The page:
When forced to anchor in a spot with poor holding ground, the wind howling, the current running and a lee shore eager to snap up your boat, standing anchor watch can be a trying experience. Even in conditions less severe, the sheer uncertainty of the situation can induce a corrosive paranoia.
“Are we dragging?” you ask. A check with a hand-bearing compass reveals that the boat hasn’t moved. “No, no we’re fine.” You exhale. Fifteen minutes later, doubt resurfaces. “Are we dragging?”
Thanks to marine electronics, the anchor watch is no longer locked into this subjective loop. And now there is even a product dedicated to monitoring the status of your anchor.
A long time ago the standard way to do anchor watch was to use a “hockey puck” bearing compass to determine if the boat had moved. This involved taking bearings on fixed points and noting those in the log. As night fell and those marks became difficult to see, you often had to take new bearings on lights as they winked on ashore. When radar became a more prevalent feature on voyaging boats, you could use radar ranges on prominent land features to triangulate the boat’s position on the chart. While an easier method than taking bearings, radars do use electricity, and most voyagers are ever-concerned about conserving battery power.
Now, however, an anchor watch is far less stressful and indeed isn’t even as much of a watch as it used to be. The impressive accuracy of GPS &mdash especially GPS receivers that are equipped to use the FAA’s Wide Area Augmentation System &mdash has made anchor watch more akin to the function of a smoke detector. Set it and forget it. If your anchor drags, the GPS receiver notes the change in position and sets off an alarm. It would seem that the WAAS GPS receiver could well be the ultimate solution in the long, proud tradition of the anchor watch.
But there is a company offering yet another ingenious electronic device for standing a hands-off anchor watch. The Anchor Alert system from Deep Blue Marine, engineered by Ascend Marine, is designed to detect movement of the anchor and sound an alarm. Anchor Alert has three components: a transponder that connects directly to the anchor, a hull-mounted (or hung over the side) transducer and a display unit that has an audio alarm for waking you up.
Inside the bronze-alloy anchor transponder is a plastic cylinder that contains a circuit board. One of the electronic components on the board is something called an accelerometer. This small electronic device senses movement in both the vertical and horizontal planes. According to Wayne Prichard, president of Ascend Marine, the accelerometer has been programmed to respond primarily to horizontal movement. Should the anchor drag, the motion is picked up. “The accelerometer has the ability to sense a movement,” Prichard said. The unit “then takes a snapshot that lasts 1 1/2 to two seconds to analyze that movement and send a severity score to the display unit.” This information is transmitted ultrasonically through the water to the boat.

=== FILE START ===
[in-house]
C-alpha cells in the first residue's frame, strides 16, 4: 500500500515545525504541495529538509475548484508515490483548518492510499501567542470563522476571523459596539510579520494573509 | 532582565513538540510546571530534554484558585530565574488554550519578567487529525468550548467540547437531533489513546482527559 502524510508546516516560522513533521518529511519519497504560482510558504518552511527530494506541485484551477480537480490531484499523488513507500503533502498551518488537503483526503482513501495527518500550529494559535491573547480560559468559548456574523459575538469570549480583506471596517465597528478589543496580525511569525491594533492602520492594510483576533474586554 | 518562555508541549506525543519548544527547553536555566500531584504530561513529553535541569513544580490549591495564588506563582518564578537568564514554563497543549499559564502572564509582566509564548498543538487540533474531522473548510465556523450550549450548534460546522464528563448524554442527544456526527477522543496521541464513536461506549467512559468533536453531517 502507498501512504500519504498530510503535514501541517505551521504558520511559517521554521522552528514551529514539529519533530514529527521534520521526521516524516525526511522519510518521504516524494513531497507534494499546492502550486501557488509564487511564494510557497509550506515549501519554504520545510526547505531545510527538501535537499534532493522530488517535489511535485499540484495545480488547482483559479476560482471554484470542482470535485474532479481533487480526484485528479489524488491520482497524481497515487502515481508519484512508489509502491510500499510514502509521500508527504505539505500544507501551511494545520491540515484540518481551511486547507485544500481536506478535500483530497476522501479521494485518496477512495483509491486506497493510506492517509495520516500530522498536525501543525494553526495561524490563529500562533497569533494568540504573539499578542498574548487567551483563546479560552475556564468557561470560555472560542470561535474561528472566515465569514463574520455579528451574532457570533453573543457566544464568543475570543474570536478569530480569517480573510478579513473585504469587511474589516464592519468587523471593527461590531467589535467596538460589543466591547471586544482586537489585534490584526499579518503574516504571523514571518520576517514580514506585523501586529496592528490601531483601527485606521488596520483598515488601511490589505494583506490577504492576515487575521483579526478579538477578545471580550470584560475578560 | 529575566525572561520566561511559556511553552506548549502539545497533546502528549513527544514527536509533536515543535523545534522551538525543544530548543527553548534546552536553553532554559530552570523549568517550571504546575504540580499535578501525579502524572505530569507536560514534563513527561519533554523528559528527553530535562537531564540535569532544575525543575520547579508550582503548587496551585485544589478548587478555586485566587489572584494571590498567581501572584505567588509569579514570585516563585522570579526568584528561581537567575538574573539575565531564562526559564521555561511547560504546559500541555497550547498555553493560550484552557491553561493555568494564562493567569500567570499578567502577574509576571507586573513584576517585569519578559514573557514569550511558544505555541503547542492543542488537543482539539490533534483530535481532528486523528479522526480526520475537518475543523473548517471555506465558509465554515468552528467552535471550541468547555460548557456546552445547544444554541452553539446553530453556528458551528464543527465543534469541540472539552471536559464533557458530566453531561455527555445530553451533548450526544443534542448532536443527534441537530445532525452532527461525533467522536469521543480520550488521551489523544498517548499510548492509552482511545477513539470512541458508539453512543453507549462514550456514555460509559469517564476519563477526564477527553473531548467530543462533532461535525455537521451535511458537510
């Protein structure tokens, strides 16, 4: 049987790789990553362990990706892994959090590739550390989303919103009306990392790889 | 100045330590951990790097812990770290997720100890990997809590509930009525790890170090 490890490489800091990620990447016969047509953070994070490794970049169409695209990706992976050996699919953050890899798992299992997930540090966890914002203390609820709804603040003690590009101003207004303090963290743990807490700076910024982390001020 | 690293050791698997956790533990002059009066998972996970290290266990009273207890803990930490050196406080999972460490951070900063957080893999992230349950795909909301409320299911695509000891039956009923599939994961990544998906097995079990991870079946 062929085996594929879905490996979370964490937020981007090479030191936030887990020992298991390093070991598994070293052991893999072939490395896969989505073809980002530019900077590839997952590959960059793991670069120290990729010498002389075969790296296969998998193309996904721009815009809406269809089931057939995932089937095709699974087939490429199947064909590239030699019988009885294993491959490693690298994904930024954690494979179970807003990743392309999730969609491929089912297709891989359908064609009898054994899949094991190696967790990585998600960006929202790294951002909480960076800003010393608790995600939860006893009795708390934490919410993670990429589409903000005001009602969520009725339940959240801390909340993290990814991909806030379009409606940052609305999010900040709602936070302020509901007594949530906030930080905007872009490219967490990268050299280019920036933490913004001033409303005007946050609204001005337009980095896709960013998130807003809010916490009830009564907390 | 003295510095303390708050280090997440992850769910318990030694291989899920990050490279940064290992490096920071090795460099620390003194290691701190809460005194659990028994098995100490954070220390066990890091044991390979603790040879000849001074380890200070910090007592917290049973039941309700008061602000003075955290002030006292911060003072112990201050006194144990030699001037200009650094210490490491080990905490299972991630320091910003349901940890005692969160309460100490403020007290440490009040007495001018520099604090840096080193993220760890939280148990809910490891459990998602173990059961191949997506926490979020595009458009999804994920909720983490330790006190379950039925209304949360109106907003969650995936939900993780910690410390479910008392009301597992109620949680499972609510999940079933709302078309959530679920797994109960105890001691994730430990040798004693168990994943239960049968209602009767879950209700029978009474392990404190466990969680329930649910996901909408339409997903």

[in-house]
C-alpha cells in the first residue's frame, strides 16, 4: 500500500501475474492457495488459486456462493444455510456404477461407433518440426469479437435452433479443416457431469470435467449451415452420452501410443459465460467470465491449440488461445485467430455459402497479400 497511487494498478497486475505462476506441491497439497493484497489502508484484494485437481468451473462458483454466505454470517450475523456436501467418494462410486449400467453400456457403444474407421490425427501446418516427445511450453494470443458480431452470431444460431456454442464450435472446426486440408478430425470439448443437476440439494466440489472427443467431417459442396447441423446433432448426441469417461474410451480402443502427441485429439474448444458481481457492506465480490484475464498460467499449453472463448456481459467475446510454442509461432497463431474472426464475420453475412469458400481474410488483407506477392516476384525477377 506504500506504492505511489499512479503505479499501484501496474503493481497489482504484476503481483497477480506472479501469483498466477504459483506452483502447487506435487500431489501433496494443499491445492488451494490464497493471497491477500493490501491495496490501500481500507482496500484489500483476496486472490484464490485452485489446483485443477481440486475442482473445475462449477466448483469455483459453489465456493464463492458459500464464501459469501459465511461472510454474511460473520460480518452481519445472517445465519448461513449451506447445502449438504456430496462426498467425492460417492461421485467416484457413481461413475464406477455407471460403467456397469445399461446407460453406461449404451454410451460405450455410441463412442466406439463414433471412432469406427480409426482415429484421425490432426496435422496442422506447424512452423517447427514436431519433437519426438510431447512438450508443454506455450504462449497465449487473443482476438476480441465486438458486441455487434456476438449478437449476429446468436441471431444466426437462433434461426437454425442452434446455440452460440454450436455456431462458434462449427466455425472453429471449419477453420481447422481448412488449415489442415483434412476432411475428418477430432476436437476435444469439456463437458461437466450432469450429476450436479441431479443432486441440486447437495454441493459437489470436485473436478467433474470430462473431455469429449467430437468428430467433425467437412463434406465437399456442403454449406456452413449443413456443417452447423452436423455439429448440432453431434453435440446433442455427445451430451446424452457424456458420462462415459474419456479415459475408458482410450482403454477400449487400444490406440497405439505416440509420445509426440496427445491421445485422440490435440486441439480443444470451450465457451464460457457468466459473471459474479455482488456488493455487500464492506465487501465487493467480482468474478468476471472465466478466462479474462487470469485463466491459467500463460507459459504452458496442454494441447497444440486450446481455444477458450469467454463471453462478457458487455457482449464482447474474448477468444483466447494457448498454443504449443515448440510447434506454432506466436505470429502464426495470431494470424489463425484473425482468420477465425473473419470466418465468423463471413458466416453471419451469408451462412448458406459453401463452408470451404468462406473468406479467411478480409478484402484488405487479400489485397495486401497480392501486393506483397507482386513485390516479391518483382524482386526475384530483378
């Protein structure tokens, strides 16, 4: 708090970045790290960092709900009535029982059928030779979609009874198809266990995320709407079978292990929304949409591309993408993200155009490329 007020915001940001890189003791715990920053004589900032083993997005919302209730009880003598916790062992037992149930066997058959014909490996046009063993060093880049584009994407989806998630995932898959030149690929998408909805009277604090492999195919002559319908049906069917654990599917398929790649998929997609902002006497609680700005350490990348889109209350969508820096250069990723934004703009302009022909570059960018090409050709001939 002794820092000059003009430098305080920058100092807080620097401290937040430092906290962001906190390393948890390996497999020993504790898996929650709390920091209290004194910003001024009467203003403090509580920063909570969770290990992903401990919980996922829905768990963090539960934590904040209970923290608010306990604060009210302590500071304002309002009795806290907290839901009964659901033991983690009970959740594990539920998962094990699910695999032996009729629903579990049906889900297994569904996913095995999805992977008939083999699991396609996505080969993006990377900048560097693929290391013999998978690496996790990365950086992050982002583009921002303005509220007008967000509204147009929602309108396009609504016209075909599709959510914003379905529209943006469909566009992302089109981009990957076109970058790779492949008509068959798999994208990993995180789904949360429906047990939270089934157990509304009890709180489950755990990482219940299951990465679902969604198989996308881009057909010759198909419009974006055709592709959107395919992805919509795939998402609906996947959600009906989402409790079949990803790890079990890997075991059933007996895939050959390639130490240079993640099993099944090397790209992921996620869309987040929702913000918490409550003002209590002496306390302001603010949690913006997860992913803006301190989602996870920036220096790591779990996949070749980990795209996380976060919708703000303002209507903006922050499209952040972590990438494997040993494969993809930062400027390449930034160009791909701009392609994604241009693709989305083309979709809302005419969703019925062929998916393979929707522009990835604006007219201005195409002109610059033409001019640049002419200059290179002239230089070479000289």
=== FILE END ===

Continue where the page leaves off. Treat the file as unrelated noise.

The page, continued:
“This was a difficult product from an engineering standpoint,” Prichard said. One of the challenges involved getting the signal from the anchor transponder to the boat. The data needed to be received even in cases where the signal was bouncing off the bottom or off other boat hulls, creating something called multipath. “We needed to do a good job of rejecting multipath signals and noise, and get the pertinent data through,” Prichard said. Ascend engineers did this by using a spread-spectrum technique similar to code division multiple access (CDMA), the modulation scheme employed by some cell phones that allows many users to transmit the same frequency (GPS also uses a CDMA approach). Each Anchor Alert system transmits its data in a specific code. This allows the unit on the boat to reject signals that don’t match the code sequence.
Anchor Alert uses an LCD screen on the boat to indicate to users, via a bar graph, the amount of anchor movement. The unit has a user-settable alarm threshold. According to Prichard, the Anchor Alert system is superior to relying on the anchor-watch function of GPS receivers, because GPS monitors boat movement, not anchor movement. Should the boat swing into a new position due to wind and/or current changes, a GPS-based alarm might be set off, even though there may have been little or no movement of the anchor.
The bronze anchor transponder unit, which has a breaking strength of 11,000 lbs, is powered by two D-cell batteries that will reportedly last up to 60 days. The transponder is designed to turn on automatically when immersed in water and will work in a range of water temperatures. The suggested retail price for the Anchor Alert system is $1,295.
Who would have thought while standing watch years ago with only a compass and dog-eared note pad scribbled with bearings that the process would one day be so easy?